The synergistic adsorption of heavy metal ions and humic acid can be very challenging. This is largely because of their competitive adsorption onto most adsorbent materials. Hierarchically structured composites containing polyethylenimine-modified magnetic mesoporous silica and graphene oxide (MMSP-GO) were here prepared to address this. Magnetic mesoporous silica microspheres were synthesized and functionalized with PEI molecules, providing many amine groups for chemical conjugation with the carboxyl groups on GO sheets and enhanced the affinity between the pollutants and the mesoporous silica. The features of the composites were characterized using TEM, SEM, TGA, DLS, and VSM measurements. Series adsorption results proved that this system was suitable for simultaneous and efficient removal of heavy metal ions and humic acid using MMSP-GO composites as adsorbents. The maximum adsorption capacities of MMSP-GO for Pb(II) and Cd (II) were 333 and 167 mg g−1 caculated by Langmuir model, respectively. HA enhances adsorption of heavy metals by MMSP-GO composites due to their interactions in aqueous solutions. The underlying mechanism of synergistic adsorption of heavy metal ions and humic acid were discussed. MMSP-GO composites have shown promise for use as adsorbents in the simultaneous removal of heavy metals and humic acid in wastewater treatment processes.
Citation: Wang Y, Liang S, Chen B, Guo F, Yu S, Tang Y (2013) Synergistic Removal of Pb(II), Cd(II) and Humic Acid by Fe3O4@Mesoporous Silica-Graphene Oxide Composites. PLoS ONE 8(6): e65634. doi:10.1371/journal.pone.0065634
Editor: Stephen J. Johnson, University of Kansas, United States of America
Received: January 16, 2013; Accepted: April 25, 2013; Published: June 11, 2013
Copyright: © 2013 Wang et al. This is an open-access article distributed under the terms of the Creative Commons Attribution License, which permits unrestricted use, distribution, and reproduction in any medium, provided the original author and source are credited.
Funding: This work was supported by National Natural Science Foundation of China (numbers 51003077, 51173135, 21007048), Nano-tech Foundation of Shanghai (11 nm0506100), and the Fundamental Research Funds for the Central Universities. The funders had no role in study design, data collection and analysis, decision to publish, or preparation of the manuscript.
Competing interests: The authors have declared that no competing interests exist.
Heavy metal ions and humic acid (HA) in underground water pose a severe threat to public health and ecological systems.– A great deal of effort has been made to develop effective adsorbents with different chemical compositions, microstructures, and surface functionalities for the removal of heavy metal ions and organic pollutants from water.– In this way, the development of adsorbents with high adsorption capacity, low toxicity, and efficient separation has attracted considerable interest. , .
In the past decades, silica-based mesoporous materials, which are robust inorganic solids, have shown good potential in water treatment applications due to their large specific surface area (200–1500 m2 g−1) and accessible surface functionalization. ,  Mesoporous silica groups containing amino and thiol groups have been extensively used to accumulate the metal ions from aqueous solutions.– Recently, magnetic nanoparticles have been introduced in mesoporous silica adsorbents, contributing to direct enhancement of the adsorption of metal ions and possible recovery by magnetic separation –.
Recently, the development of bifunctionalized adsorbents capable of enabling simultaneous removal of two kinds of environmental pollutants has become an emerging frontier in the field of water treatment.  However, synergistic adsorption of heavy metal ions and humic acid molecules is still a challenge because of their competitive adsorption onto most adsorbents.– To the best of our knowledge, there have been few studies that have evaluated the use of functionalized magnetic mesoporous silica and graphene oxide in the synergistic adsorption of two kind of pollutants. The high surface-to-volume ratio and surface functionalities of the graphene oxide (GO) and PEI-grafted magnetic mesoporous silica (MMSP) microspheres can be both used to this effect. The addition of GO can further improve the colloidal stability of the MMSP.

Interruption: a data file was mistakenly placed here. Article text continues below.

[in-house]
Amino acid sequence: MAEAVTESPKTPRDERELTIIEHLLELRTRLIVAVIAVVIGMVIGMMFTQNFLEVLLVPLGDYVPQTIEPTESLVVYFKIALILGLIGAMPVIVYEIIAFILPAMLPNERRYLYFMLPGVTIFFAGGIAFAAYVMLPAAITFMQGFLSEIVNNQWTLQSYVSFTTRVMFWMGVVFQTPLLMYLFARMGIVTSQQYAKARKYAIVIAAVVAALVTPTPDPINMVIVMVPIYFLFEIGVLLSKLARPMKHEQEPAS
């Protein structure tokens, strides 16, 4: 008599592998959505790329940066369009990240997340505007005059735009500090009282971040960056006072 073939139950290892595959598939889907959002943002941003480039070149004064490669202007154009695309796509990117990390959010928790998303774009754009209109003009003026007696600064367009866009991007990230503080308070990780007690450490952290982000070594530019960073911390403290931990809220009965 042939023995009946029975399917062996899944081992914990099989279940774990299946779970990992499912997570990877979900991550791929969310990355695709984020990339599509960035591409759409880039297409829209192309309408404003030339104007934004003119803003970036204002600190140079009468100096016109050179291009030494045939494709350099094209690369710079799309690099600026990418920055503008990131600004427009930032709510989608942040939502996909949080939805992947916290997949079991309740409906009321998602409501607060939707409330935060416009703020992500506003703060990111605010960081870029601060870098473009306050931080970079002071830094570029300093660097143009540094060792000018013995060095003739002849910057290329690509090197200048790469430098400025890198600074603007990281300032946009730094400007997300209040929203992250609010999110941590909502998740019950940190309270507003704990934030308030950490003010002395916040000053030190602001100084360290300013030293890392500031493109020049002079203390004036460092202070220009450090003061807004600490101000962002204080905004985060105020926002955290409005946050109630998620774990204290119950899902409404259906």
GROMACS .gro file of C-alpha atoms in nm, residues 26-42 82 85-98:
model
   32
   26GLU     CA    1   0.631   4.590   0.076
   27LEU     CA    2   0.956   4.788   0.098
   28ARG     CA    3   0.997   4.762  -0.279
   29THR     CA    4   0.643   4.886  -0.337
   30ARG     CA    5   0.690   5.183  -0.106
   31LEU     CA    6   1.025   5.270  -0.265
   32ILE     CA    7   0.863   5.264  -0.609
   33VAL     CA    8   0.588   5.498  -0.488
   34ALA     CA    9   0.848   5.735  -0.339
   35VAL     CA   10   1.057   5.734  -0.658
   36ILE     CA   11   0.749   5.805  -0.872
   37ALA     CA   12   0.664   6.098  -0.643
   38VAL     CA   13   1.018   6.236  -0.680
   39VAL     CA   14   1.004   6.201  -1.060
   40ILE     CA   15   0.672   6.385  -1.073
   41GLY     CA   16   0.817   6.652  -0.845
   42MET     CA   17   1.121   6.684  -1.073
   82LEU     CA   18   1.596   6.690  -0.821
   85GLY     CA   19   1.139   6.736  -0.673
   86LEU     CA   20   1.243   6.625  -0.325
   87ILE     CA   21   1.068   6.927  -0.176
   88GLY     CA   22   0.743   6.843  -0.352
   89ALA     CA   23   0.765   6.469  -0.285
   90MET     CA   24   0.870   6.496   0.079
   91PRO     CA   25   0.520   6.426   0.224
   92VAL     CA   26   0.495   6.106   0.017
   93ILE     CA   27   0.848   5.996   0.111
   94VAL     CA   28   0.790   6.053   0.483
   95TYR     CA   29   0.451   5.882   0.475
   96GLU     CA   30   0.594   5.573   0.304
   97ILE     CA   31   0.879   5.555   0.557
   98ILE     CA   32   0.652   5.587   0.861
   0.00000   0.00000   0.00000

Herein, we report a facile method for preparation of magnetic mesoporous silica-graphene oxide (MMSP-GO) composites and describe our investigation of the synergistic adsorption of HA and heavy metal ions, specifically Pb(II) and Cd(II). First, the magnetic mesoporous silica microspheres were synthesized and functionalized with PEI molecules, followed by chemical conjugation with the carboxyl groups on GO sheets. The functionalization of the mesoporous silica microspheres containing PEI molecules was found to both facilitate the adsorption of HA and provide sites for chemical reaction with graphene oxide sheets. The adsorption isotherm of Pb(II) and Cd(II) by MMSP-GO composites were studied. And the underlying mechanism of synergistic adsorption of heavy metal ions and humic acid were discussed. The magnetic cores of MMSP microspheres were also embedded to facilitate easy separation using magnetic fields.
Pb(NO3)2, CdCl2·2.5H2O, iron (III) chloride hydrate (FeCl3·6H2O), sodium acetate, ethylene glycol, ammonium hydroxide (NH4OH, 28 wt%), and hydrochloric acid (37 wt% aqueous solution) were purchased from Shanghai Reagent Company (China). Tetraethoxysilane was purchased from Sigma-Aldrich (U.S.). Hexadecyltrimethoxysilane (C16TMS) and polyethyleneimide (PEI, 99%, Mw = 1800) were purchased from Alfa Aesar (U.S.). Humic acid was purchased from Aldrich Chemical Company (China) and treated using the method described in our previous experiment.  Graphene oxide was purchased from Nanjing XF Nano Company (China). All these reagents were used without further purification. The deionized (DI) water used for the preparation of reagents was purified by Millipore reverse osmosis (RO).